By Jake Kulju
Despite being São Paulo’s largest soccer club, with more than 30 million fans, and the second largest club in the nation, the Corinthians club didn’t have its own sports facility prior to the 2014 World Cup. Established in 1910, the team had been playing its matches at the Pacaembu municipal stadium for years.
The new arena hosted the first 2014 World Cup match on June 12th, a particular honor to the working class neighborhood of Itaquera, where Arena Corinthians is located. The stadium is more accurately called a facility, as it incorporates an auditorium, a museum, restaurants and other multi-use spaces.
In addition, the arena is home to the largest video screen in the world. Constructed with Serge Ferrari’s Précontraint 1002 S2 fabric, the opaque composite material screened event images during the World Cup and it can be used for other forms of entertainment and education in the future.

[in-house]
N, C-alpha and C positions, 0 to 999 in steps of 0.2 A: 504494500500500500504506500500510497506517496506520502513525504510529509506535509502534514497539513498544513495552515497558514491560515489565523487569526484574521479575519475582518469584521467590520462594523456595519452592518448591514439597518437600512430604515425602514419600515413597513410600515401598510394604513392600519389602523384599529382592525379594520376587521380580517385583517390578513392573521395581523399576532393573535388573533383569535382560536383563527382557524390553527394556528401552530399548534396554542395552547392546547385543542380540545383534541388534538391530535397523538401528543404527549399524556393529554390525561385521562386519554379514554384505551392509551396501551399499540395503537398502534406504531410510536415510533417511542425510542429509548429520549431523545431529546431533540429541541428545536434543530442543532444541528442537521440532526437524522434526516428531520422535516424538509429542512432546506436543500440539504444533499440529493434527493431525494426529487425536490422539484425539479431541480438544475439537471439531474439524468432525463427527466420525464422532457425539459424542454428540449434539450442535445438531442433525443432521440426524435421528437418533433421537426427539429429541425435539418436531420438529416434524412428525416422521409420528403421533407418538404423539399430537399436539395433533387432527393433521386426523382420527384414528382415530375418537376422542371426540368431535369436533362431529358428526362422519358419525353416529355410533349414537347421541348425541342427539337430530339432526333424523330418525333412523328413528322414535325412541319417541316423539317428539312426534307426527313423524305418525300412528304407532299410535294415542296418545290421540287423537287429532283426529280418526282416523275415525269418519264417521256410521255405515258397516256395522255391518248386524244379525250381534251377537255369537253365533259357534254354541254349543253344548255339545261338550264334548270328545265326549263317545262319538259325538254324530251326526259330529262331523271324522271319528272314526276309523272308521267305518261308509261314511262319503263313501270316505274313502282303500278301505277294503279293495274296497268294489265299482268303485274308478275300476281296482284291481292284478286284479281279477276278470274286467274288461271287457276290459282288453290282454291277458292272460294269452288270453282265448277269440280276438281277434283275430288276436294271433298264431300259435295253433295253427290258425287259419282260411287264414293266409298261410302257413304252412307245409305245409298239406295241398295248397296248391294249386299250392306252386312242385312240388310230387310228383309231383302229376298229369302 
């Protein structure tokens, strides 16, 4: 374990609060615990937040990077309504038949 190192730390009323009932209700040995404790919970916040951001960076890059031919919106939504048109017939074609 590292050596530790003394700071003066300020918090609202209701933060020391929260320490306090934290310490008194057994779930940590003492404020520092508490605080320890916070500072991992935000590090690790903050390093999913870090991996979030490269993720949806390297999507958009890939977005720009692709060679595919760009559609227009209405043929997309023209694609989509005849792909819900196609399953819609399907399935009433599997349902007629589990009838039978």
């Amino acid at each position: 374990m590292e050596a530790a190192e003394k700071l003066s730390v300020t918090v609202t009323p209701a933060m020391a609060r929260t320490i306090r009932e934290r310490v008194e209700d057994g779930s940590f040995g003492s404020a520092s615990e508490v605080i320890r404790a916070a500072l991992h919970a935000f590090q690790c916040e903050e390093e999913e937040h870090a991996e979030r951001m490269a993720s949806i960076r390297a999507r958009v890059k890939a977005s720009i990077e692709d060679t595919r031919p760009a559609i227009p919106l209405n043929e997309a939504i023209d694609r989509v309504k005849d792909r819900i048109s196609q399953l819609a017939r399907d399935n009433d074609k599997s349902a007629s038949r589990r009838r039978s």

“The architect included Serge Ferrari tensioned fabric in his project for two main reasons: to artfully conceal the metallic structure of the cover, providing an elegant visual to be seen from the bleachers, and to allow the projection of images on its surface,” Nascimento says. “The architect insisted on a surface that was as smooth as possible—he didn’t want to see any welding or any other element between the panels.“
The arena is an embodiment of the region’s economic dynamics, which, in the long term, should ensure development of transport infrastructures, educational facilities and setting up of private companies.